Womans eyesDoes the label that has been attached to this talking process fill you with fear and dread, or a sense of excitement and renewed hope?

Over the years I have had a longing to see the therapy of counselling recognised by society in a more positive light. I have watched how many deny the therapy, through a sense of fear; as we so often turn our backs on something we don’t understand.

The image that counselling has developed, since Freud’s infamous couch, is that of an aggressive intrusion into our comfort zone. Yes, I won’t deny that sometimes it can be challenging, but the terrifying fear that we are going to be left to fall apart when our props are taken away, is completely unfounded. The modern supportive role of counselling today has, in my view, been undersold and needs to be emphasised more, in order for people to come to the therapy with a sense of safety and refuge.

I believe that this unfounded fear has also been fed by the stigma that surrounds the word “counselling” and the general view being that if counselling is taken up, then “there must be something mentally wrong with me”. The stoic stiff upper lip that is traditional to our British culture is also feeding in to this attitude. “We never had counselling years ago and we’re alright”.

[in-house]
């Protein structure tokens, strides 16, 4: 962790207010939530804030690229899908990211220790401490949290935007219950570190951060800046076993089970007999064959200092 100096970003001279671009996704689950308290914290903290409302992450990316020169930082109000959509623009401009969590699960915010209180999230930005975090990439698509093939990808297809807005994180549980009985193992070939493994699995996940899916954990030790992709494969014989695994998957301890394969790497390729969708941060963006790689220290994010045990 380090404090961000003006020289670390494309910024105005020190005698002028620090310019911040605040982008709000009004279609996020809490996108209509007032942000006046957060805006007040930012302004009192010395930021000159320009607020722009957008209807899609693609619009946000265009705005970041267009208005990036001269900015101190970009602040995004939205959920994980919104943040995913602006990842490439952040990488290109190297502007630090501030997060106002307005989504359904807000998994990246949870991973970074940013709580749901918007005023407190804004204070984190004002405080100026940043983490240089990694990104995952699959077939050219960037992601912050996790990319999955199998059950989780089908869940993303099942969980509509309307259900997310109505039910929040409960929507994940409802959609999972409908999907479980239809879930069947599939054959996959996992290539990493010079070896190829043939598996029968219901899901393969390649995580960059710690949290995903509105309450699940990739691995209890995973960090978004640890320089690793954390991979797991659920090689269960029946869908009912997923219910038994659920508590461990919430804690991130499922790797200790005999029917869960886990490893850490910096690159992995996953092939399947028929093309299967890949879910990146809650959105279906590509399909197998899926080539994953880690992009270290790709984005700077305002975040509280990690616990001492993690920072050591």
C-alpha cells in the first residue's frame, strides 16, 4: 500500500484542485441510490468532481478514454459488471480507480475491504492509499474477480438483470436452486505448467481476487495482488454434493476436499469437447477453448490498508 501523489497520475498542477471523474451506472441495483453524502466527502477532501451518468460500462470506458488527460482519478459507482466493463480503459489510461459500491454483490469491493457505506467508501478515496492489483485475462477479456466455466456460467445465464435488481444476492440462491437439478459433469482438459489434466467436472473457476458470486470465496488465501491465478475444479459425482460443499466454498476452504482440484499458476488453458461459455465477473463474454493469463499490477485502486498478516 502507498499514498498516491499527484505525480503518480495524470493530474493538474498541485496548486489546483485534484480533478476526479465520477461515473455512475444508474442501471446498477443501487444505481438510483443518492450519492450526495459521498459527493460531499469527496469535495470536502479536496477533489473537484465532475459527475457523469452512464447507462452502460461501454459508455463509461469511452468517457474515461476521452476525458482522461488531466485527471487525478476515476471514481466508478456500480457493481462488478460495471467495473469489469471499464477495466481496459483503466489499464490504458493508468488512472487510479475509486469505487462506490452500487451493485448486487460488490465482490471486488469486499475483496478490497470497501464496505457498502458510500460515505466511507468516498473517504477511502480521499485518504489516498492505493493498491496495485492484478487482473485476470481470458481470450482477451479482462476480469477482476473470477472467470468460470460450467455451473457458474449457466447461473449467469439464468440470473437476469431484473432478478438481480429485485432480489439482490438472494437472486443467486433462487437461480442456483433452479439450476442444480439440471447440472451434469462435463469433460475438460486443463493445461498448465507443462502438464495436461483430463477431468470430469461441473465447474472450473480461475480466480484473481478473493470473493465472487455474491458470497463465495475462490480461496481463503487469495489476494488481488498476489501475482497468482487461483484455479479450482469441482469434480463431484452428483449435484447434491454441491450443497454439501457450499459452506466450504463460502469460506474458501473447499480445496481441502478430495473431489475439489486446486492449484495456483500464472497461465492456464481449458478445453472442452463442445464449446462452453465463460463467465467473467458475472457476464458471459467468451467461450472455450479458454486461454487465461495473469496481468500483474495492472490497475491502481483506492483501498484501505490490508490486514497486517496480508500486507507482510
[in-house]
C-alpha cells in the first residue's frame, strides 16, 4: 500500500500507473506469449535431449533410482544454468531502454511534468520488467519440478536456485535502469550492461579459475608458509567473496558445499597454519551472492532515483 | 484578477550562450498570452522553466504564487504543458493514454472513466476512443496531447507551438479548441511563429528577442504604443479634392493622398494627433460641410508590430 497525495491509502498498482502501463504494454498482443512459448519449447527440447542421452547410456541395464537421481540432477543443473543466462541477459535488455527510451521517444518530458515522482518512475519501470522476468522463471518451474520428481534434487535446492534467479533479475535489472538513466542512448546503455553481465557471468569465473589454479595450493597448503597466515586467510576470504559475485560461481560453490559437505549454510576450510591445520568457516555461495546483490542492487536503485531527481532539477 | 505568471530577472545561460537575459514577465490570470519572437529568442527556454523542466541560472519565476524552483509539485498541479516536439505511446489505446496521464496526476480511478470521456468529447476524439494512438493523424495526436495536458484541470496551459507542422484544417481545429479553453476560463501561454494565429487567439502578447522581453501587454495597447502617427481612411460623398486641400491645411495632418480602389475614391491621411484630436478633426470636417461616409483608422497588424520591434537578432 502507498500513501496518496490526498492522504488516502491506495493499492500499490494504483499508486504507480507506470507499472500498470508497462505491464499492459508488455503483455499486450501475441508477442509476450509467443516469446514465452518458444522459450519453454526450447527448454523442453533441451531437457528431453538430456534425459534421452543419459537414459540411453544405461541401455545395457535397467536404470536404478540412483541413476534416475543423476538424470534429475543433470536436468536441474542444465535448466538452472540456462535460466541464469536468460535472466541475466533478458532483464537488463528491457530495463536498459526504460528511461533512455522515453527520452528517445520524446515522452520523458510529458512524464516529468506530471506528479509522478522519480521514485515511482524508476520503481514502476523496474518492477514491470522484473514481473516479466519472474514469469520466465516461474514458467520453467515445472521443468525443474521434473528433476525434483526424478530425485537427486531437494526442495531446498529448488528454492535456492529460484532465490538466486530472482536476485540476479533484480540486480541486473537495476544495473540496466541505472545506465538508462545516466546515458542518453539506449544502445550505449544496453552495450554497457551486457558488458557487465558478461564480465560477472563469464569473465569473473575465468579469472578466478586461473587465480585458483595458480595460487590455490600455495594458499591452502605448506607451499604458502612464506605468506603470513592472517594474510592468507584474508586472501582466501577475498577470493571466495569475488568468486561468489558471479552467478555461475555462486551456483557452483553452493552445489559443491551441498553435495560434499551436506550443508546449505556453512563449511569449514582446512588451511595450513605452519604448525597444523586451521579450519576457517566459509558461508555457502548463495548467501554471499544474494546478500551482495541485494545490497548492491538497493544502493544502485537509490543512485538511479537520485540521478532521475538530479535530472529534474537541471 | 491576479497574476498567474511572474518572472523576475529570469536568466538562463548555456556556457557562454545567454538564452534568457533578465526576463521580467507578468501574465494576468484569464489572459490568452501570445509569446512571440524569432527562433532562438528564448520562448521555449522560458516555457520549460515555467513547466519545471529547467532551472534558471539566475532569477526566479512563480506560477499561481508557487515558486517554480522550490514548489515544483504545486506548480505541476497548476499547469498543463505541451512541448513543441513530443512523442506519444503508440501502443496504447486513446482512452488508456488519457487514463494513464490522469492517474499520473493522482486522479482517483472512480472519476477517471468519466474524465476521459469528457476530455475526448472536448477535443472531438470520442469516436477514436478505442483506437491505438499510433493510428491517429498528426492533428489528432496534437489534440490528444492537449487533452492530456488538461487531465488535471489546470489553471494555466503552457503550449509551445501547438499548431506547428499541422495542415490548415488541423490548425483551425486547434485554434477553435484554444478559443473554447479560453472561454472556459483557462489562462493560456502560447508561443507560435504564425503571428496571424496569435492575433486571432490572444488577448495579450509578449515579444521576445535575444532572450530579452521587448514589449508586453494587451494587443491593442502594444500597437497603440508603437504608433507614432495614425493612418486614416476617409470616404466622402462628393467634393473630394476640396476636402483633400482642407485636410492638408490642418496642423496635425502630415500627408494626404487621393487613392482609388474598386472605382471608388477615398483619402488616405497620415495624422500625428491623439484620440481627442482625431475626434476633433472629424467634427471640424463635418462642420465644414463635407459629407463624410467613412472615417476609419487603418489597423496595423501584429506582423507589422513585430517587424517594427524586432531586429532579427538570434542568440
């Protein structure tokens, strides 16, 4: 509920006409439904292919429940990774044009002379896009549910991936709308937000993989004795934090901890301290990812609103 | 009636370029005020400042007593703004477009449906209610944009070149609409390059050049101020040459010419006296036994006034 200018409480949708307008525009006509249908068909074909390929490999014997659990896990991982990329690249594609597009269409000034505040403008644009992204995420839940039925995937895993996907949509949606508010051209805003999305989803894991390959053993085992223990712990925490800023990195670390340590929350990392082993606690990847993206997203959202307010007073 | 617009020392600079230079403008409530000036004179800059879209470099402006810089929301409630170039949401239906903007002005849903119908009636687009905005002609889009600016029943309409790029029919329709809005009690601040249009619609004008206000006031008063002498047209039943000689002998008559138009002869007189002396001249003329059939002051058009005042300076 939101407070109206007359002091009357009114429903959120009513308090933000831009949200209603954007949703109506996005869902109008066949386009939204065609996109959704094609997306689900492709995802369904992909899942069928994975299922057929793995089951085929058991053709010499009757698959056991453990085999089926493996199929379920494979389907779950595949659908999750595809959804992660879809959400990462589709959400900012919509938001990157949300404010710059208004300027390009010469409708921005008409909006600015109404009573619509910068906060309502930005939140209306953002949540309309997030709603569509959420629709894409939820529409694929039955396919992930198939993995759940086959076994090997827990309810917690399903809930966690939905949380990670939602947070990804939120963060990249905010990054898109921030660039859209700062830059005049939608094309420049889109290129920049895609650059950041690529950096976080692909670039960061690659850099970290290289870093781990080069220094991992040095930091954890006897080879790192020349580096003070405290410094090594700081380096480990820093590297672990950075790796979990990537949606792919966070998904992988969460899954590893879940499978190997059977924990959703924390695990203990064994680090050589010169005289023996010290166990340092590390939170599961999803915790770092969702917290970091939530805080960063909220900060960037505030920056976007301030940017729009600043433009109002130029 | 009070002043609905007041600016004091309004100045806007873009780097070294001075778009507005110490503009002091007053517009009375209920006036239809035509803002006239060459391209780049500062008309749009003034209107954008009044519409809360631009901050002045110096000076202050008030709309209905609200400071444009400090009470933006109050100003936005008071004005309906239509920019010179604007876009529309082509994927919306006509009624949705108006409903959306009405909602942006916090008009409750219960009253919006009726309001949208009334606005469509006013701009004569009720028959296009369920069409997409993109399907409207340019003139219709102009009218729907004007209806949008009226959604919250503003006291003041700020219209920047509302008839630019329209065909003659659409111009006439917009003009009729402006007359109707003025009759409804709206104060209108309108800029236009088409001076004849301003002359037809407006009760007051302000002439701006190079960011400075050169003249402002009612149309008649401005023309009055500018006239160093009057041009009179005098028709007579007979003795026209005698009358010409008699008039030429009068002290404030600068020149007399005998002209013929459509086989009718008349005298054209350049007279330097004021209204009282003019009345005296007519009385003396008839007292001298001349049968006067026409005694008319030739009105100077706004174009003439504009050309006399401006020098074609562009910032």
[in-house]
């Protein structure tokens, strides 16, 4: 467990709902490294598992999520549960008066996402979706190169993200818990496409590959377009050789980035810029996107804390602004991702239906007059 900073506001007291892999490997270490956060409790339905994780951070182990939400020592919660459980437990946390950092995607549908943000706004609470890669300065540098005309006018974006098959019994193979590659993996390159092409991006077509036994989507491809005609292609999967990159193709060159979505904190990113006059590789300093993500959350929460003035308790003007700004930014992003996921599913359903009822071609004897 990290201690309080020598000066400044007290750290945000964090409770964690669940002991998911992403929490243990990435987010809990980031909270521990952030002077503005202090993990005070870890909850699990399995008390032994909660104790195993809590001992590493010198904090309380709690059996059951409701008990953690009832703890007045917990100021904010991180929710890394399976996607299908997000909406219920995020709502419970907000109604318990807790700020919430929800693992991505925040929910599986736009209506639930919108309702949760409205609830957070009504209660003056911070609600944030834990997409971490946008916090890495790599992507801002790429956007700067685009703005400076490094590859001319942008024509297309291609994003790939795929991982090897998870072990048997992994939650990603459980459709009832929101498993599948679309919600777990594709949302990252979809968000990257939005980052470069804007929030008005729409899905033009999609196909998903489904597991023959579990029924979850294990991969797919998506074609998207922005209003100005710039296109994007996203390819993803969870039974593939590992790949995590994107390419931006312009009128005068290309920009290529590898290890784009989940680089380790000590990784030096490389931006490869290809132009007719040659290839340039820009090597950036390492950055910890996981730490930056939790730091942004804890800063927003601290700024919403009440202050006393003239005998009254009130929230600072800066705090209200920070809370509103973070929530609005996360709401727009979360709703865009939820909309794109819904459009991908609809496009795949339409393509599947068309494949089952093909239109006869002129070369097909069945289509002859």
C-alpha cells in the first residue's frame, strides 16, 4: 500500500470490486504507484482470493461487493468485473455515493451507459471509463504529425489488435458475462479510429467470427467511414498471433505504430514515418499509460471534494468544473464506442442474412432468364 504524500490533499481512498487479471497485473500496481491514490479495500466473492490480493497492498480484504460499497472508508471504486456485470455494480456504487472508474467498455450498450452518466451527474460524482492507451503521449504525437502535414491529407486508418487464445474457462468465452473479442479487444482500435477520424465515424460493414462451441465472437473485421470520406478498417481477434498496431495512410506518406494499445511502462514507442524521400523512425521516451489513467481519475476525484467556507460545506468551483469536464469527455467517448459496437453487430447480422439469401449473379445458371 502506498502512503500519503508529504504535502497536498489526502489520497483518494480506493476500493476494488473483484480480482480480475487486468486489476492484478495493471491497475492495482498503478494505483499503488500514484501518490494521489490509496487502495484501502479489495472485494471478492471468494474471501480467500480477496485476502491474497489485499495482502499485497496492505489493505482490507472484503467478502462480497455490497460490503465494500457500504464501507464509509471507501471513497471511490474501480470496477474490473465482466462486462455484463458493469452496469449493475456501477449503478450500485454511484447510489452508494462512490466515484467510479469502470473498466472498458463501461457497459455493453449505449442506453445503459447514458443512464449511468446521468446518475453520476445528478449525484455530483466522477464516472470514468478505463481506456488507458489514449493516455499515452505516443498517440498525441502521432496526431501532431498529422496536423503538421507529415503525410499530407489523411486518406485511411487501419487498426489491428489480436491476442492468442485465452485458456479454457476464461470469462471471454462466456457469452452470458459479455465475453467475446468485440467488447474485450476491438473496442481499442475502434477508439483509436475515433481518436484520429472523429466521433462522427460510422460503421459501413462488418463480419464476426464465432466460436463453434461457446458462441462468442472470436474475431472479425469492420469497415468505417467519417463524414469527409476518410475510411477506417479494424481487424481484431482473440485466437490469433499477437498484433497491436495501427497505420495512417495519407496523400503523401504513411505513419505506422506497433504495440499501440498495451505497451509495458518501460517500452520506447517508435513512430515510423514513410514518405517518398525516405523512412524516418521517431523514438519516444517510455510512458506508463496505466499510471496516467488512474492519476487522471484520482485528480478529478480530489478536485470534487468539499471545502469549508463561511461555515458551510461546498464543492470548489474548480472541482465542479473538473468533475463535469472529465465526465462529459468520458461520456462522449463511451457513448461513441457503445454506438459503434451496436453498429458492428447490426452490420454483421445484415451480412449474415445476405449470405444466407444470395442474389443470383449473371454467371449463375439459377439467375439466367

Isn’t it about time we were told what it actually is all about, and what it can do for us?

So many have asked me “what is it for?”. So many think it is only to be considered as a last option, when all else fails. When we “can’t take much more”. I have listened to people many times, dismissing the idea that it can be benefi cial. “Don’t they have any friends to talk to?” they say, as if this is all that is needed. How many people can we talk to who give us total unconditional attention without judgment? Just think how nice that would feel.

It is not surprising therefore that counselling has become alien to many and inaccessible to most. Clients summon up Mans eyesenormous courage to book the first session, but then look forward to each further session, positively enjoying the freedom of talking, with the knowledge that they are safe. Counselling needs to be widely acclaimed as the supportive process which it is, the holding safety net for things we can’t understand. Someone to “be on our side” when we think no-one is, to provide that unconditional positive regard for us, no matter what. A guiding and supporting holding mechanism while we discover how we can look after ourselves again. A teacher to show us the tools for coping with whatever life throws at us. This is what it is all about, and it is all OK.

Jan Hitchcock MBACP (Accred.) UKRCP Reg

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